A Somewhat Weak Defense of a Contract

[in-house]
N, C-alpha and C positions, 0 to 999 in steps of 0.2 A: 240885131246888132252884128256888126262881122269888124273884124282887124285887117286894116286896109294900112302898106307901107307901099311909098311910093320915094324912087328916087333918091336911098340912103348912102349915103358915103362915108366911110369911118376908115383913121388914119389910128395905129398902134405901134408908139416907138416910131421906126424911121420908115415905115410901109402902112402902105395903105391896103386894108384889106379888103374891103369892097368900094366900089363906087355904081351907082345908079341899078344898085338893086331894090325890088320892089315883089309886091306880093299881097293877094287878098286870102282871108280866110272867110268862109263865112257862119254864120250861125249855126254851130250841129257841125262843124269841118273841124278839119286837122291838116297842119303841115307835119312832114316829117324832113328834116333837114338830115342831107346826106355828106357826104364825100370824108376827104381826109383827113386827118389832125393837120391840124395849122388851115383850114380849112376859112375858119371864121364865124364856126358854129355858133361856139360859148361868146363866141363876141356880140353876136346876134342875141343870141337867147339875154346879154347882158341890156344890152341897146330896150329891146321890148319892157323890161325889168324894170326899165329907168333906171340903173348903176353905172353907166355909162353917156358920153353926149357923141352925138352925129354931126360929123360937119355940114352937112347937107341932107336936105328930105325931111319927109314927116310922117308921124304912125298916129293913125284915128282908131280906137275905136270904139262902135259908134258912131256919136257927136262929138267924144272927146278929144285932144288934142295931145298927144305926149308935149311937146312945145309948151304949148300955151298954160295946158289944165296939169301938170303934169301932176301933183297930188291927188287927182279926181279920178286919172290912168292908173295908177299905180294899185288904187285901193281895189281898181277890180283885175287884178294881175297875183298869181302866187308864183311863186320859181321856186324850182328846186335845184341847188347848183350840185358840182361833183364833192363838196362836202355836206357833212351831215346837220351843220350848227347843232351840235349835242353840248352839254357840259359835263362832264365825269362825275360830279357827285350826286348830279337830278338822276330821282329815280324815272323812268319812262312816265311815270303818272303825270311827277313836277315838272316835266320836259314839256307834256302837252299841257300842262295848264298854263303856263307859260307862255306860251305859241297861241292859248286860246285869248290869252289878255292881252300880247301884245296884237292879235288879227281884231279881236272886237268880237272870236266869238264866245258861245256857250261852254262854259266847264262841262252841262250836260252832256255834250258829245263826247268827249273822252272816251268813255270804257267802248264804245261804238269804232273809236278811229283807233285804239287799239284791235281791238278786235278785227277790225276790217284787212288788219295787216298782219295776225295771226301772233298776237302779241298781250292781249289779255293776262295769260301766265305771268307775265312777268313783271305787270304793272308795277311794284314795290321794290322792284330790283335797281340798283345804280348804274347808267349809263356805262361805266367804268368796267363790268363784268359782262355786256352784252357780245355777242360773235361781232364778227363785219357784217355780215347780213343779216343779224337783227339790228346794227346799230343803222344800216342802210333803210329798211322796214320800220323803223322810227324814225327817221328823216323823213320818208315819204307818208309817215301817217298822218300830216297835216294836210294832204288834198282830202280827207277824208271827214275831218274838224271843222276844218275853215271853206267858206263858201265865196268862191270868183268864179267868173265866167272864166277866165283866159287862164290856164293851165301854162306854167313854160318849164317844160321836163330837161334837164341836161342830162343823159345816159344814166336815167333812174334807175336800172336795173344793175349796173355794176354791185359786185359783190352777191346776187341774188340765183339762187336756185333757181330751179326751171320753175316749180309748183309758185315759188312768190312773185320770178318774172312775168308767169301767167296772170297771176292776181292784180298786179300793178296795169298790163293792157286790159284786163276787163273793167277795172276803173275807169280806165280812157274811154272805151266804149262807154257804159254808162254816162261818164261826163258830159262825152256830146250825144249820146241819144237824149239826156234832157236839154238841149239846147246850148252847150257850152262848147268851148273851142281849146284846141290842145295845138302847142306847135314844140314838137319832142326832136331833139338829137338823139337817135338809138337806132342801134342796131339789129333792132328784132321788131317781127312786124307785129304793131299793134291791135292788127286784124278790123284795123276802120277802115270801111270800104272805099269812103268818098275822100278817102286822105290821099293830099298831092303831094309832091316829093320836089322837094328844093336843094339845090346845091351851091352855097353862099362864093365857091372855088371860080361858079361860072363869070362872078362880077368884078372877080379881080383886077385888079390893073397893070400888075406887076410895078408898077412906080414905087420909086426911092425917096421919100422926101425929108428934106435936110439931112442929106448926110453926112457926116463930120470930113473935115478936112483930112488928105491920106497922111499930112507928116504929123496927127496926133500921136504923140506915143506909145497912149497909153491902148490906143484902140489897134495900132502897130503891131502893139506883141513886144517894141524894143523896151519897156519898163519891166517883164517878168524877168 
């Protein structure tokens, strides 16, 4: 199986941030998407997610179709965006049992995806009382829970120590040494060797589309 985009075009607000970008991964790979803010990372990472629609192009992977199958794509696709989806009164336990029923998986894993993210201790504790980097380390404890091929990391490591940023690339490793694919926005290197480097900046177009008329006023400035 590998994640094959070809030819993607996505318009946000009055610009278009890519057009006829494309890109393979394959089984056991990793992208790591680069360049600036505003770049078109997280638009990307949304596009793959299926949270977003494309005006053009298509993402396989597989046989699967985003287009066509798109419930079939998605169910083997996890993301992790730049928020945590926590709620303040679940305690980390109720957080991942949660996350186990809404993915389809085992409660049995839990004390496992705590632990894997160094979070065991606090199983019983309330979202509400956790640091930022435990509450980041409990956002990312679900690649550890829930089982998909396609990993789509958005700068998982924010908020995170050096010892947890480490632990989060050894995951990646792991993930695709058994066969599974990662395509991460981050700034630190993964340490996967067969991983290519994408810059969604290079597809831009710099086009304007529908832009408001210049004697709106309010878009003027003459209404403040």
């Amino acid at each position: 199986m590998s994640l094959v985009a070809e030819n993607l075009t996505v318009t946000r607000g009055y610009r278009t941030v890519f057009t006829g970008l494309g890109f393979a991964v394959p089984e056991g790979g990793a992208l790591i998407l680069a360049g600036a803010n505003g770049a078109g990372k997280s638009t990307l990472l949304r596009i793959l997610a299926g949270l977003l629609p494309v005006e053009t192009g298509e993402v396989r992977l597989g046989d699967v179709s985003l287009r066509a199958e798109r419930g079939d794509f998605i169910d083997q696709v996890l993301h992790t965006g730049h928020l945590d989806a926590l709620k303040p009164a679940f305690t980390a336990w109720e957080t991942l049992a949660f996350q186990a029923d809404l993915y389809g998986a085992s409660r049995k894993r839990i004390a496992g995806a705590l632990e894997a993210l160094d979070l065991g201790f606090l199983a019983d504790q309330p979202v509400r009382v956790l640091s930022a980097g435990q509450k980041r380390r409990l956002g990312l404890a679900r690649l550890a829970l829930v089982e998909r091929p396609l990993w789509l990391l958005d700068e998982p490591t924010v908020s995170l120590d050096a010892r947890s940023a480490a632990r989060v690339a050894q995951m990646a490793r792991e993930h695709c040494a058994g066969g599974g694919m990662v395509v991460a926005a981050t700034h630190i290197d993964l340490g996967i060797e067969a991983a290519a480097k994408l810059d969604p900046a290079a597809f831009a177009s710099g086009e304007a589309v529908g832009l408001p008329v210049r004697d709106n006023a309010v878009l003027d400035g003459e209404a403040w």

We are here at the end of a strenuous semester, our projects are mostly finished, exams start this week, and every single one of us is ready to get out of Dodge and enjoy our summers. As such, it is also time for evaluations, reflections, and thoughts on what we could have done better throughout the semester. In this particular reflection, I want to talk about the Mountain Dance and Folk Festival project my group and I have been working on. This has been a considerably long semester for all three of us, and that is only amplified by the fact this project has been wrought with hours of research and figuring out how to build a website. The research portion of this project took place primarily during the beginning of this semester, with a little bit of work going up until just after our spring break. In accordance to our contract, we wanted our research done and organized by March 11th, however that really didn’t come through, and we found ourselves organizing our research well after then. That said, the body of work of our research was pretty sound, so while we may have gone over our self-imposed deadline, it didn’t mean we were lacking in research. As we know of all three members of our group being procrastinators, I’ll be honest and say there isn’t much of a reason to try and defend our contract. While contracts by definitions are not just guidelines, you’ll find just about every student on earth is going to do what needs to be done to complete a project. If that project comes with a contract on which its students are held to requirements, students are likely to work to complete those requirements as best they can, just as we did. Did we complete our work as stated in our contract perfectly? No, we didn’t. Is that our fault? Absolutely, but given that our contracts were created and finalized by us, and we understand each other’s situations, we are going to treat this contracts with a sense of flexibility and leniency. Really the only thing we lived up to from our contract was what we actually had put onto our website. We stuck with our intended information and what we wanted to use to display that information. For instance, we stuck with our idea of using a timeline to display the history of the festival, and we stuck with using information on Bascom Lamar Lunsford and providing the games programming teams with useful information for their project as well. Our contract doesn’t state what would necessarily be on the pages of the website, just what the pages would be. We stuck with the Bascom Lamar Lunsford page, the Timeline of the festival, the music, the honor roll, and page on the dancing aspect of the festival. In that sense, we didn’t deviate from what our contract stated, yet because of the lack of what’s on the contract, the argument could be made that the contract is weak and thus our project is weak. We all stuck to what we would say we would do, more from verbal contracts than the written contract. We all are comfortable with holding ourselves accountable for any miscues or mistakes made, but there hasn’t been a problem with it yet.

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